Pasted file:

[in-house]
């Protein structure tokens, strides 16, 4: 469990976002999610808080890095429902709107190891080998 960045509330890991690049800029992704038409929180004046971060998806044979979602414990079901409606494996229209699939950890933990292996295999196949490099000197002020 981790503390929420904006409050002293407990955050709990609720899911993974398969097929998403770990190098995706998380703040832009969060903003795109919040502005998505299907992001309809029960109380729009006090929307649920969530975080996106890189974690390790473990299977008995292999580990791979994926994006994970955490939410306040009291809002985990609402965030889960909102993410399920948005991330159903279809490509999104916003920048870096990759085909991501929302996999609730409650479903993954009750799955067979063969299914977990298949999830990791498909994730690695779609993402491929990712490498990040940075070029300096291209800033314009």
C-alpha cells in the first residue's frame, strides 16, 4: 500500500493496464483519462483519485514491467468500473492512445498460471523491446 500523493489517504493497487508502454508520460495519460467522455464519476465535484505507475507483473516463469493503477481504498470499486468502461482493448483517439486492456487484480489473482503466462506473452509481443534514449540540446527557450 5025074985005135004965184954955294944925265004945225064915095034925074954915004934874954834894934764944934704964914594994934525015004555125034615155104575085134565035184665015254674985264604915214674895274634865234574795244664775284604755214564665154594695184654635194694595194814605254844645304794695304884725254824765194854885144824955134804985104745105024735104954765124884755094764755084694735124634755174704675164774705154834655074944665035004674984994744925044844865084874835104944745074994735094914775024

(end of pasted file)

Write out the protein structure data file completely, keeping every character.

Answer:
[in-house]
């Protein structure tokens, strides 16, 4: 469990976002999610808080890095429902709107190891080998 960045509330890991690049800029992704038409929180004046971060998806044979979602414990079901409606494996229209699939950890933990292996295999196949490099000197002020 981790503390929420904006409050002293407990955050709990609720899911993974398969097929998403770990190098995706998380703040832009969060903003795109919040502005998505299907992001309809029960109380729009006090929307649920969530975080996106890189974690390790473990299977008995292999580990791979994926994006994970955490939410306040009291809002985990609402965030889960909102993410399920948005991330159903279809490509999104916003920048870096990759085909991501929302996999609730409650479903993954009750799955067979063969299914977990298949999830990791498909994730690695779609993402491929990712490498990040940075070029300096291209800033314009």
C-alpha cells in the first residue's frame, strides 16, 4: 500500500493496464483519462483519485514491467468500473492512445498460471523491446 500523493489517504493497487508502454508520460495519460467522455464519476465535484505507475507483473516463469493503477481504498470499486468502461482493448483517439486492456487484480489473482503466462506473452509481443534514449540540446527557450 5025074985005135004965184954955294944925265004945225064915095034925074954915004934874954834894934764944934704964914594994934525015004555125034615155104575085134565035184665015254674985264604915214674895274634865234574795244664775284604755214564665154594695184654635194694595194814605254844645304794695304884725254824765194854885144824955134804985104745105024735104954765124884755094764755084694735124634755174704675164774705154834655074944665035004674984994744925044844865084874835104944745074994735094914775024